Charley Davis wins an amateur boxing match and is taken on by promoter Quinn. Charley's mother doesn't want him to fight, but when Charley's father is accidentally killed, Charley sets up a... See full summary »
Over-the-hill boxer Bill 'Stoker' Thompson insists he can still win, though his sexy wife Julie pleads with him to quit. But his manager Tiny is so confident he will lose, he takes money ... See full summary »
A minister is malevolent and sinister behind his righteous facade. He consorts with, and later extorts from, the owner of a gambling house, and betrays an honest girl, eventually driving ... See full summary »
Anthony John is an actor whose life is strongly influenced by the characters he plays. When he's playing comedy, he's the most enjoyable person in the world, but when he's playing drama, ... See full summary »
Charlie Davis, an ambitious small-town boxer with dreams of making it as a professional, travels to Reno with his unwavering friend Tiny. On his climb to the top, he loses himself and the ... See full summary »
Sam Henry Kass
Ray 'Boom Boom' Mancini,
Dave Burke is looking to hire two men to assist him in a bank raid: Earle Slater, a white ex-convict, and Johnny Ingram, a black gambler. Both are reluctant; but Burke arranges for Ingram's... See full summary »
Charley Davis wins an amateur boxing match and is taken on by promoter Quinn. Charley's mother doesn't want him to fight, but when Charley's father is accidentally killed, Charley sets up a fight for money. His career blooms as he wins fight after fight, but soon an unethical promoter named Roberts begins to show an interest in Charley, and Charley finds himself faced with increasingly difficult choices. Written by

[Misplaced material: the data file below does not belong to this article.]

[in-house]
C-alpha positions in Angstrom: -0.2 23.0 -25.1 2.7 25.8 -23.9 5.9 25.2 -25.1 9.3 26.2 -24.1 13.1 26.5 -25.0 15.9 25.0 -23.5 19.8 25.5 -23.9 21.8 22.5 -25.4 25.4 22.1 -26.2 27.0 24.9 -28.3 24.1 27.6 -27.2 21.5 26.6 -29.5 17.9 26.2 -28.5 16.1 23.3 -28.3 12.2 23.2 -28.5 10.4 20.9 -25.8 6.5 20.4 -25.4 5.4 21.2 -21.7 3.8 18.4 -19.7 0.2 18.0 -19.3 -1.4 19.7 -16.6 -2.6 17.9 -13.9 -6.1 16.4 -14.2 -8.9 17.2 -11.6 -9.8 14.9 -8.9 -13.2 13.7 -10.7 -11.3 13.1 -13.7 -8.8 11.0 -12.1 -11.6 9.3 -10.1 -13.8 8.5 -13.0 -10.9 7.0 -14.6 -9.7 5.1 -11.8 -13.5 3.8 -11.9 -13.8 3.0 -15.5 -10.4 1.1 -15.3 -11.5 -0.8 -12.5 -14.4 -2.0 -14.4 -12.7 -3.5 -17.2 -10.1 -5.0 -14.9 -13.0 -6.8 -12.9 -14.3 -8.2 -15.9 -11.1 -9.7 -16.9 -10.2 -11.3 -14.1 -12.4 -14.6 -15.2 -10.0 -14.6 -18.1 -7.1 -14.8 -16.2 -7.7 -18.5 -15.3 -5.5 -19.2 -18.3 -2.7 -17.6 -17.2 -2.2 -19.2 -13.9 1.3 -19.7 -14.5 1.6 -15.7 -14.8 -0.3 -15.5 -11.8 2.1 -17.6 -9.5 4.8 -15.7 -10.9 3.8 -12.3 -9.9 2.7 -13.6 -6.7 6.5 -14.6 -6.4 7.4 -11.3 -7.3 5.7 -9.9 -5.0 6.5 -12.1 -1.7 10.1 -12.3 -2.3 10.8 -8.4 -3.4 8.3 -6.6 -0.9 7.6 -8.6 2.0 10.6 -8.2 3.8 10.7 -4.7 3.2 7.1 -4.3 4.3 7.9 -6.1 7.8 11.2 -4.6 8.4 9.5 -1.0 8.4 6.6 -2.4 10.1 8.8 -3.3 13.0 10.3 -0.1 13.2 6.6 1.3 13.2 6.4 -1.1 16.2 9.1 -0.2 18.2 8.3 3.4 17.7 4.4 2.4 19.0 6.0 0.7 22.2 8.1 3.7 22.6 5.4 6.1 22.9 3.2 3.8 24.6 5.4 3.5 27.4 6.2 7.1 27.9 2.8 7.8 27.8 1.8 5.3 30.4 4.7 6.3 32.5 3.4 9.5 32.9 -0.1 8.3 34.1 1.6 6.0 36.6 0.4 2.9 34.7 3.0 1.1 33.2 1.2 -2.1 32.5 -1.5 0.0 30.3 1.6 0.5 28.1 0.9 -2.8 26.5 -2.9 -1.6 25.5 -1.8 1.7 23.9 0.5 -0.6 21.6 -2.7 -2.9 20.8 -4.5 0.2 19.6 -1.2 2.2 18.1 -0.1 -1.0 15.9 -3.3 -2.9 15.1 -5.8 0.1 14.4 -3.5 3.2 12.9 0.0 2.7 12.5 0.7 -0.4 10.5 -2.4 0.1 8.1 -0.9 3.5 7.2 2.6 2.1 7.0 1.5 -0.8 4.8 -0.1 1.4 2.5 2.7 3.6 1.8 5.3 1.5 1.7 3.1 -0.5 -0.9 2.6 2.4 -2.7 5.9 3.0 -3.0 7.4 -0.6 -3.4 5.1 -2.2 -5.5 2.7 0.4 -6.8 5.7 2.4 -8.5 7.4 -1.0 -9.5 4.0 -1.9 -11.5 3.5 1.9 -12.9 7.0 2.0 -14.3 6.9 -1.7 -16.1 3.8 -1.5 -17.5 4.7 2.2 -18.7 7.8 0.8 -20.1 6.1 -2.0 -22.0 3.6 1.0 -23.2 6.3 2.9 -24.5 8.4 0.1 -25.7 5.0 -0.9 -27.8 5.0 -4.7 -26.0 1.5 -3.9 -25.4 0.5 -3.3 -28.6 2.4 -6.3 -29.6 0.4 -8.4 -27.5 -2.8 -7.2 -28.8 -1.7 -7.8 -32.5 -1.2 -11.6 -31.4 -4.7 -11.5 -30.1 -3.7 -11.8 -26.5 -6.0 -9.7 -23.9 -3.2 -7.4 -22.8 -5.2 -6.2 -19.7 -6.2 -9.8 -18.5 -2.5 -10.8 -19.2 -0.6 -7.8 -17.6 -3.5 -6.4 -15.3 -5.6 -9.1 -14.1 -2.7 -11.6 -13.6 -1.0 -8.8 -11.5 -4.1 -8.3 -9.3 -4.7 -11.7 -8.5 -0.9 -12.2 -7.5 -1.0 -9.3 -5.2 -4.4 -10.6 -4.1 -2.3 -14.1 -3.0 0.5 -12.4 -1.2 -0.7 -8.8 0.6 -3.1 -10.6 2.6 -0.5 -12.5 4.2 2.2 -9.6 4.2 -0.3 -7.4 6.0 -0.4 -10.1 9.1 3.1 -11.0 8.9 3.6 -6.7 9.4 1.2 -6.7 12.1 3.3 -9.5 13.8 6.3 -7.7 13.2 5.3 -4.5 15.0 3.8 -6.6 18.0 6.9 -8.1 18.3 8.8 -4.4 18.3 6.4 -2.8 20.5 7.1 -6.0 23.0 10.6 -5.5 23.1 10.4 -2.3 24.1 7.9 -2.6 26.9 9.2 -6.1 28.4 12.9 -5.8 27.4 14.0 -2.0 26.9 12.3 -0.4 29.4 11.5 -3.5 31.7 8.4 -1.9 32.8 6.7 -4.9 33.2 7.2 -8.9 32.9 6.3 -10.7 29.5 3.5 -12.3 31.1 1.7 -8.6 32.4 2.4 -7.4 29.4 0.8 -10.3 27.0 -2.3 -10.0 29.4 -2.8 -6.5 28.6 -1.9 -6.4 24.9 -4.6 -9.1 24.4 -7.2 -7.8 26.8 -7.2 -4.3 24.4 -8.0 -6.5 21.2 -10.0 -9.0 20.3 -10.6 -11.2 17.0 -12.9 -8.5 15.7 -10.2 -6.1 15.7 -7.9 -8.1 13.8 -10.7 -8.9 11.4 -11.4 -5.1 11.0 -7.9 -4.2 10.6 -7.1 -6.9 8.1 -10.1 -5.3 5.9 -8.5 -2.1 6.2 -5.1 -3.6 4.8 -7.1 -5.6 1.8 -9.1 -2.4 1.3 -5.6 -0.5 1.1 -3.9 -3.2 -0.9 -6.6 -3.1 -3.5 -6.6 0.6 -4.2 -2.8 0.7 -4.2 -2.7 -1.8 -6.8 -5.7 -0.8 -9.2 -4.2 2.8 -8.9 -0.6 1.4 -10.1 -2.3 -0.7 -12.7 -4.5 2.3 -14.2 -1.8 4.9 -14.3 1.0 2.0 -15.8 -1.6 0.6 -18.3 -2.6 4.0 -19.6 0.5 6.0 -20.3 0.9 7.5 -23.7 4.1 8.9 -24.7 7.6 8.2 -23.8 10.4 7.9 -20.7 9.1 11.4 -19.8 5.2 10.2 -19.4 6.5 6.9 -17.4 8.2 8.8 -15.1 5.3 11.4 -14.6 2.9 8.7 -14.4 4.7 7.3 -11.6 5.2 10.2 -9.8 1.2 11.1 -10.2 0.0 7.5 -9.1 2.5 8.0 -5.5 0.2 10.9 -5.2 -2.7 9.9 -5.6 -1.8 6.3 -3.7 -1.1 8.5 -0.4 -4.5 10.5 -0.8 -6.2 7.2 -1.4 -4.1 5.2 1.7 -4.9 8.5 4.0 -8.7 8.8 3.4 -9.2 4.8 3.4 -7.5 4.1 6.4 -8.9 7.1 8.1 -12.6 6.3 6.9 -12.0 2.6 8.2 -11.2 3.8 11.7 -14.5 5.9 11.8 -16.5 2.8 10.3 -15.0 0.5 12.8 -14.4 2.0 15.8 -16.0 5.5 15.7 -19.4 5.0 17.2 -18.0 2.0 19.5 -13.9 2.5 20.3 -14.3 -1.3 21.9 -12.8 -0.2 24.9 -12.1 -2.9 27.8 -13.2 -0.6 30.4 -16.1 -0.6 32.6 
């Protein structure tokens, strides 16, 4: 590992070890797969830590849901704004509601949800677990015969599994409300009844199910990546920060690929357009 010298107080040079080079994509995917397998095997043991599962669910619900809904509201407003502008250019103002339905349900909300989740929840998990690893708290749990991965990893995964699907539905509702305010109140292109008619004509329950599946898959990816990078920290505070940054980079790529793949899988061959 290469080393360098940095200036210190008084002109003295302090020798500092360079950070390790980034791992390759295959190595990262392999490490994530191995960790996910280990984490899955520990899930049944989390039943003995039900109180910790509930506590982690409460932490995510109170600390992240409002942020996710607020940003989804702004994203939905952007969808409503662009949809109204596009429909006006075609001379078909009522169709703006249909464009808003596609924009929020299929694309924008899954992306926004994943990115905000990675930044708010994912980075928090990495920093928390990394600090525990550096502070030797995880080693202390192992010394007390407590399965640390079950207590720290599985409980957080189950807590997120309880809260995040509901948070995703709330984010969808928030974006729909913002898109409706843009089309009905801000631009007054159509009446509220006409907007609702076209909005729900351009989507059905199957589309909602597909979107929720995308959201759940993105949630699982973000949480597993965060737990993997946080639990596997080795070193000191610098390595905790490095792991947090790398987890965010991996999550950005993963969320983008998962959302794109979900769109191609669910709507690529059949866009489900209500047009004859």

Jim Beaver <email@example.com>
Great flick. I loved it for two reasons: simplicity and realism - about life and about professional sports. Its a clearly drawn sketch of a guy like Charley. Garfield is at his best. He is totally credible. Everything is clear: Peg is all good - all giving. Alice the vamp is one hundred percent evil. So is the promoter, Roberts. A subtle contrast versus these black and whites is Garfield's character because he is flawed. He changes moral coloring as the plot progressives. They stay the same. We know the good guys and girls right away. No moral obscurity here. Clearly an old-fashioned movie - this is the way they used to be. No car chases, no mega-explosions, and no moral relativity either. And there's a plot, too. We need more of these.
8 of 10 people found this review helpful.
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